Did Boyle set out to shock?
‘I wanted the scene to be powerful. You used to see this kind of nudity all the time, certainly in European movies.
‘Movies have become a lot more prurient about nudity because porn is everywhere and movies want to separate themselves from porn. That’s the official line of the movie industry. So films have stopped using sex as an engine for stories.’
When I spoke to Dawson on the set of Trance she said that she was at ease with the nudity, but wasn’t sure how to walk on camera while naked.
‘Rosario was worried about that terrible Helmut Newton model walk,’ says Boyle, laughing.
Did he have to reassure her?
‘She reminds me of Cameron Diaz. Given how pretty they are, they’re the least vain people.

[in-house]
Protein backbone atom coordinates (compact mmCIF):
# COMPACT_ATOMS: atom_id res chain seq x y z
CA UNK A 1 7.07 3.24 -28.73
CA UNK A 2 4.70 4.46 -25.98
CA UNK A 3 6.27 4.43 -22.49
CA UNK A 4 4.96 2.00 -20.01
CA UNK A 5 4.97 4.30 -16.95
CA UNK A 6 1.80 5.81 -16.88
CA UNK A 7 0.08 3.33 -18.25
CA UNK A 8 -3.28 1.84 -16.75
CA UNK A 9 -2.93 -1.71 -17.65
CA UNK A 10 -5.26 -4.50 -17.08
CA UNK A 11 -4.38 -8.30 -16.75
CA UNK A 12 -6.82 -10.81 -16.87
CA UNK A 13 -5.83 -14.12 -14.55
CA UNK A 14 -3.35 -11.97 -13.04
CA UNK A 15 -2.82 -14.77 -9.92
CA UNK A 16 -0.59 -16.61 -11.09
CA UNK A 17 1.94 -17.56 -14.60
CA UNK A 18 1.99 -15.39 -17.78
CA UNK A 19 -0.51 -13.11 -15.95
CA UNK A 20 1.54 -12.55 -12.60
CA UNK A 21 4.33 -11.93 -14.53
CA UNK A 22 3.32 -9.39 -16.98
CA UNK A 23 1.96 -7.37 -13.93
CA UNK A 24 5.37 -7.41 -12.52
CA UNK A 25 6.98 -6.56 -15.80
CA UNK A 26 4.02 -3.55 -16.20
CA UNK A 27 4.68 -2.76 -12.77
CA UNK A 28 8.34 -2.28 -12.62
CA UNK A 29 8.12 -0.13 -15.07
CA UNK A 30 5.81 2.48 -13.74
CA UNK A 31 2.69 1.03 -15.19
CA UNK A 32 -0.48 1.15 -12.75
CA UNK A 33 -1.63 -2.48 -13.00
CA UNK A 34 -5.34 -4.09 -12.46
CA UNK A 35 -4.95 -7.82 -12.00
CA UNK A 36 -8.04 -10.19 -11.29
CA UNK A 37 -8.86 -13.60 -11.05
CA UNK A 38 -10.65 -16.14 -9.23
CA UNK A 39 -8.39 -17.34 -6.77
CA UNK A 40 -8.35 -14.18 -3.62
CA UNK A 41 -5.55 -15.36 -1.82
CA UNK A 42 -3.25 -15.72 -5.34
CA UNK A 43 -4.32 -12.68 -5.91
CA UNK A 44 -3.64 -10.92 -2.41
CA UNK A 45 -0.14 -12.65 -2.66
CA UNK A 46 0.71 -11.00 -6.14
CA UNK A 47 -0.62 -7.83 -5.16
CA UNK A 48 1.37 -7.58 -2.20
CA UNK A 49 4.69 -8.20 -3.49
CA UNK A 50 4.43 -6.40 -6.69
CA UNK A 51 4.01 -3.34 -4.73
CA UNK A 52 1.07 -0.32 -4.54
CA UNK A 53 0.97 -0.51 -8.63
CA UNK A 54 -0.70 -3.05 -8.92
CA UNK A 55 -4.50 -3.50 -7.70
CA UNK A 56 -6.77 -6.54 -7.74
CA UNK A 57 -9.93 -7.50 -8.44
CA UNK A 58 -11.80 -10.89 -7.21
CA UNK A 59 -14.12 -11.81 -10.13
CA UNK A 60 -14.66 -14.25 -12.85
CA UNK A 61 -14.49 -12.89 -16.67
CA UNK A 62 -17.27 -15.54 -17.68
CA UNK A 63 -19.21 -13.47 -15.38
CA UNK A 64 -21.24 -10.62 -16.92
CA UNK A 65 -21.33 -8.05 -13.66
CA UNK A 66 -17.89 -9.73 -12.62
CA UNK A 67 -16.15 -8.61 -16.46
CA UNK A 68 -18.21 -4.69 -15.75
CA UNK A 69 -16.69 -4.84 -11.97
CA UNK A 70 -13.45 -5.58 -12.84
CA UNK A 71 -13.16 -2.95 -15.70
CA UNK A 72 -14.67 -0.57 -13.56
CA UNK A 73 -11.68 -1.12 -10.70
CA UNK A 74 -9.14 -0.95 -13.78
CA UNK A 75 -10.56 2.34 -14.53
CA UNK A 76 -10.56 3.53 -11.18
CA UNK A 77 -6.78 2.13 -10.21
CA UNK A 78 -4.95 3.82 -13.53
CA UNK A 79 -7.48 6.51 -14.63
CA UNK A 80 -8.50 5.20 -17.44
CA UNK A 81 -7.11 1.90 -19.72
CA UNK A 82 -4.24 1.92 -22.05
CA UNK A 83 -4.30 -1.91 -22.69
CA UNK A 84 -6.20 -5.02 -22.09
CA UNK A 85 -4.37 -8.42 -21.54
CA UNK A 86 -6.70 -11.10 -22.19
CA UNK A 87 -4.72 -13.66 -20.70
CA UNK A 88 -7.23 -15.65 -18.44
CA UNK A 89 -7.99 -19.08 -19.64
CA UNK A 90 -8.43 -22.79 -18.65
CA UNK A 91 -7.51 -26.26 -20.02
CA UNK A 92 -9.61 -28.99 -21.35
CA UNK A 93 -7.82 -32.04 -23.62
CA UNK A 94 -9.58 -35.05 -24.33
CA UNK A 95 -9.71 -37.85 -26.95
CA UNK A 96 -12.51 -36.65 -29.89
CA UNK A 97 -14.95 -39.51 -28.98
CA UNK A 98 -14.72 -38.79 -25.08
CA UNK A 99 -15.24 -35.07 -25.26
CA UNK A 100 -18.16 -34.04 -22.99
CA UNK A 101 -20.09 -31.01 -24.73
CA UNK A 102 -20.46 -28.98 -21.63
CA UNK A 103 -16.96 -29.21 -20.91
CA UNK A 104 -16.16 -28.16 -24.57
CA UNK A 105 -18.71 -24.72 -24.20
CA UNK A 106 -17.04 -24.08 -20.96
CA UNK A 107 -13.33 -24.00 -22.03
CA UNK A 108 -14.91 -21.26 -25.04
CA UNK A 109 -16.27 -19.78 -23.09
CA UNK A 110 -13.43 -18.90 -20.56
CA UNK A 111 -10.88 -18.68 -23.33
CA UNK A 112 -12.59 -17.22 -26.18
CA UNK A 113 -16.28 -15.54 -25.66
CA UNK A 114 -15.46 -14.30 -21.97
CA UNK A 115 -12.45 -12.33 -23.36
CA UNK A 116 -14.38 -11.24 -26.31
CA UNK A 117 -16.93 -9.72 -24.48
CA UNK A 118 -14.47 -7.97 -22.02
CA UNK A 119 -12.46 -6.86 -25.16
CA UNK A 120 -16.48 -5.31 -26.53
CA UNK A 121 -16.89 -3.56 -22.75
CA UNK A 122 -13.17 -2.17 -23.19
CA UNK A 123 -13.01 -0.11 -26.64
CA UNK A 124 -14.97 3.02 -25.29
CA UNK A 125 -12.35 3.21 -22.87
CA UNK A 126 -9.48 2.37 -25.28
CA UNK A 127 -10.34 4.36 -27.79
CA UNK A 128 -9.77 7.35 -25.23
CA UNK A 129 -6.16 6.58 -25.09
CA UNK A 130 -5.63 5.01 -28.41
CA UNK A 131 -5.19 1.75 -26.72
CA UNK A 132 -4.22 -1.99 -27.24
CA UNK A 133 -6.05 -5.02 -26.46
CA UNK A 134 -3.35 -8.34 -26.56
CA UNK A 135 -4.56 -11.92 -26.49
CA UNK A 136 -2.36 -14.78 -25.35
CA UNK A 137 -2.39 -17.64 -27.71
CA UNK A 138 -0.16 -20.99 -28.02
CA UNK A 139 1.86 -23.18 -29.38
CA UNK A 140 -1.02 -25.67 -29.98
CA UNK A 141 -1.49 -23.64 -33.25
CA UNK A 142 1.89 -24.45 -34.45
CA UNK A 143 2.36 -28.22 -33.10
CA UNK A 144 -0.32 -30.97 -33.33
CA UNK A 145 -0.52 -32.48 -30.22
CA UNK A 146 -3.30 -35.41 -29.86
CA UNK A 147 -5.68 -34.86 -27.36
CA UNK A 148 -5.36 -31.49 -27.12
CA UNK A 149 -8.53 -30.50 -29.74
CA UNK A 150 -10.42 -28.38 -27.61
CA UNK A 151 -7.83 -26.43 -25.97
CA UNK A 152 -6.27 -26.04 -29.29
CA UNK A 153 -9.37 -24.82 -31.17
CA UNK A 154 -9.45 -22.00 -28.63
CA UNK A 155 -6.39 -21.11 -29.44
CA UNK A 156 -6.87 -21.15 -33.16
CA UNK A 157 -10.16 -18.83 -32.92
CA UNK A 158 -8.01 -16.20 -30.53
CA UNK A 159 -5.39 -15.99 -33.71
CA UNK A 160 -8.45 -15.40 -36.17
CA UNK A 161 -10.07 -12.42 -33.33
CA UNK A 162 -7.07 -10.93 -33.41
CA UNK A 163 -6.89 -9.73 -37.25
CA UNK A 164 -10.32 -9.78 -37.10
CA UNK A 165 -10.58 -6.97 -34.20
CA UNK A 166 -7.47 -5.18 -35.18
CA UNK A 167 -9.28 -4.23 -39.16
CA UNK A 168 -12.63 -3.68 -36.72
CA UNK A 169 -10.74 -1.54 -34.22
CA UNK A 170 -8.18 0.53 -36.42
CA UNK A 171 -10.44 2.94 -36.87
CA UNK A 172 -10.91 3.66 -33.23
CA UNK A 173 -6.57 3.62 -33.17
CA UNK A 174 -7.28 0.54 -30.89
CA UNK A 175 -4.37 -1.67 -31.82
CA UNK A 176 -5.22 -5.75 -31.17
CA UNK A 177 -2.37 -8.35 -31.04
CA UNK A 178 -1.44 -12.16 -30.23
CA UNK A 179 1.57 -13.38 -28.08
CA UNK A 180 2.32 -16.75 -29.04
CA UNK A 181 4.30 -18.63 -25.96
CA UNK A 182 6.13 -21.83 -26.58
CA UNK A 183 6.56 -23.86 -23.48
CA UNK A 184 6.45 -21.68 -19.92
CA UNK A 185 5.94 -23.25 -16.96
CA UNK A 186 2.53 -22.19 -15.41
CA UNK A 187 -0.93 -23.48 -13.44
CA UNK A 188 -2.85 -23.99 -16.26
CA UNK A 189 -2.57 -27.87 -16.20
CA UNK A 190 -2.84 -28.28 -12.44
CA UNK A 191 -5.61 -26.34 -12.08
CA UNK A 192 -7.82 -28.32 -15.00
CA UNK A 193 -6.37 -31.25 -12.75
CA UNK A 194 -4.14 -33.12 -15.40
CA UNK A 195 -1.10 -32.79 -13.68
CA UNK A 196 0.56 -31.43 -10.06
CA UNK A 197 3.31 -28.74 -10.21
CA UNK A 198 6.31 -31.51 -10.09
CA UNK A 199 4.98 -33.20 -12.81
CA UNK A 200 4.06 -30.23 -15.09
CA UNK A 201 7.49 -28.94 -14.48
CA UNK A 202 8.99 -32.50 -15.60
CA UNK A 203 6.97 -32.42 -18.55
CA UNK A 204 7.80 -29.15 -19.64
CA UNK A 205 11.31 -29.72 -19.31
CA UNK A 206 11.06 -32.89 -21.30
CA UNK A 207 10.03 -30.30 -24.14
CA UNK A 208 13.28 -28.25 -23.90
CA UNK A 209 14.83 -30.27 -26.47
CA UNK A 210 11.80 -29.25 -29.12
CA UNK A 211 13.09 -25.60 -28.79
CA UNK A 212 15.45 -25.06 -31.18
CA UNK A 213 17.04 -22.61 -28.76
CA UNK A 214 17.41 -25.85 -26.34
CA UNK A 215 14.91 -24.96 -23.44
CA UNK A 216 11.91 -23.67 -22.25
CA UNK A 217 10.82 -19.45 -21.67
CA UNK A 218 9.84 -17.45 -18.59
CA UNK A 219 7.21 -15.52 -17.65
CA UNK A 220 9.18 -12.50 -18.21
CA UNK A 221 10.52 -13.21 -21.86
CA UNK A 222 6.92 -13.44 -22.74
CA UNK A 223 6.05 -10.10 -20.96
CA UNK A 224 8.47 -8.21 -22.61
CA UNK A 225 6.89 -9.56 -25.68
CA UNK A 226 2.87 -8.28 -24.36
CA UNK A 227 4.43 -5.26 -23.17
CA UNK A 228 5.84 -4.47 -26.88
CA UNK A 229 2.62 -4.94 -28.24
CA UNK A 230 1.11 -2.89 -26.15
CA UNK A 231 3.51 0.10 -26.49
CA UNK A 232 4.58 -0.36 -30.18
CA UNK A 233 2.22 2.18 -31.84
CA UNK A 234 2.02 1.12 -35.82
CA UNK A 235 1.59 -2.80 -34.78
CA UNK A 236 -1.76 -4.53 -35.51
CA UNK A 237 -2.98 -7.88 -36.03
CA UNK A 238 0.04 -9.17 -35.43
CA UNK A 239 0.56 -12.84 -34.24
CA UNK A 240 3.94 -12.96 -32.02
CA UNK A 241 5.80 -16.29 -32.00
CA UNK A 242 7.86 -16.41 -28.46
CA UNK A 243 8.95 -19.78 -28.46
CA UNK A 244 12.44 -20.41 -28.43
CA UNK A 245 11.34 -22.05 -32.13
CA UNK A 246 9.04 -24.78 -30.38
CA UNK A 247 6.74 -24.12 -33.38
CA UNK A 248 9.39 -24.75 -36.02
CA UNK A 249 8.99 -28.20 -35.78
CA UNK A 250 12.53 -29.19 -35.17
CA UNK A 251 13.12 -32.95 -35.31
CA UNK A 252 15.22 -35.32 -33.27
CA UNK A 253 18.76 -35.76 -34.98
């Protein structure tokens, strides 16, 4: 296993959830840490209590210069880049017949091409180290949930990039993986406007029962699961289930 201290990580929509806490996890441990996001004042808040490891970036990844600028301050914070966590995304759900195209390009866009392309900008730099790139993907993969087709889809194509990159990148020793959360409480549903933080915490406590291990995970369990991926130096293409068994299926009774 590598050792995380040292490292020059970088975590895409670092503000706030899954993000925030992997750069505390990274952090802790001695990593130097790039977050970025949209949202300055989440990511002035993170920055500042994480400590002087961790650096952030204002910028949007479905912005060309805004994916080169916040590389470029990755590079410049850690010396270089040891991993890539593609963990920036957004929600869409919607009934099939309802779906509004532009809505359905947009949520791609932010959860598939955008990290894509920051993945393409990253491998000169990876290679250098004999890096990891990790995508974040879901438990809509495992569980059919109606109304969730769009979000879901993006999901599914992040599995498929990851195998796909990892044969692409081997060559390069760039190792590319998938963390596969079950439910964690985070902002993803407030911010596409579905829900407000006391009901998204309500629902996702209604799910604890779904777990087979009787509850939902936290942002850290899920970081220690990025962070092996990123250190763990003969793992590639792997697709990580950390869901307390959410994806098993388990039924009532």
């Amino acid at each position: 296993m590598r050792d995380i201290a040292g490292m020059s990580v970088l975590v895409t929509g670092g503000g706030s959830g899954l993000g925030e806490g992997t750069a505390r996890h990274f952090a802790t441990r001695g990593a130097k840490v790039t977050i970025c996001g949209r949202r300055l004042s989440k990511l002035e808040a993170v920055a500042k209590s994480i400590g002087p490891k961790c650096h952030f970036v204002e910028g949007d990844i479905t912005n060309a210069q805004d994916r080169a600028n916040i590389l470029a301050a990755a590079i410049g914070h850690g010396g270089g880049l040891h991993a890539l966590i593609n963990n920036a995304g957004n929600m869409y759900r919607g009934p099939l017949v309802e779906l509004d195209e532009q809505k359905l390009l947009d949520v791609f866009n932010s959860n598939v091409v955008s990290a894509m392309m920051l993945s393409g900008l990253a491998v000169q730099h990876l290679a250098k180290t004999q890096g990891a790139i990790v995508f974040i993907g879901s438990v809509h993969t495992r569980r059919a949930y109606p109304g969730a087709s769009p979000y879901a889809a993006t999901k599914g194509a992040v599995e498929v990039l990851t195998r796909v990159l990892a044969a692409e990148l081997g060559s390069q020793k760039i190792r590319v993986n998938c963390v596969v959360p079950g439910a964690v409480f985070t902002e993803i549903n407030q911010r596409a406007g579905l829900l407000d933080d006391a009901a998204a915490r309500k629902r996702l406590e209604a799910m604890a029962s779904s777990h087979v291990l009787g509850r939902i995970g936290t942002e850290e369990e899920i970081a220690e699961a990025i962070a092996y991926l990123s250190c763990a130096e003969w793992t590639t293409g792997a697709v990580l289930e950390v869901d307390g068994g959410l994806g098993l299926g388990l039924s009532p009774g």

‘Actors are understandably neurotic. They’re on display in a way.
‘I never saw Cameron Diaz look in the mirror once when we worked on A Life Less Ordinary. The only thing that bothers Rosario is the idea she’s got something in her teeth.’
Boyle and Dawson started seeing each other after finishing work on Trance.
Ask him about paparazzi shots of the pair of them on holiday in the New Year and he says, ‘I don’t want to talk about any of that to be honest.’
Everything has changed for Danny Boyle and yet nothing has changed.
He still keeps his Oscar in a plain blue shoe bag rather than in pride of place on the mantelpiece.
When he was dreaming up the opening ceremony with his small team, he was resolute about being ‘first among equals – even if it only meant I didn’t ultimately have to take all the responsibility’.
Best of all, it seems he is isn’t leaving Britain any time soon, despite all the big-budget offers in the wake of Slumdog and the opening ceremony.
‘We have a ceiling of $20m for each of the films we make. It’s more than enough for us to work with. It’s a lot of money, for goodness’ sake.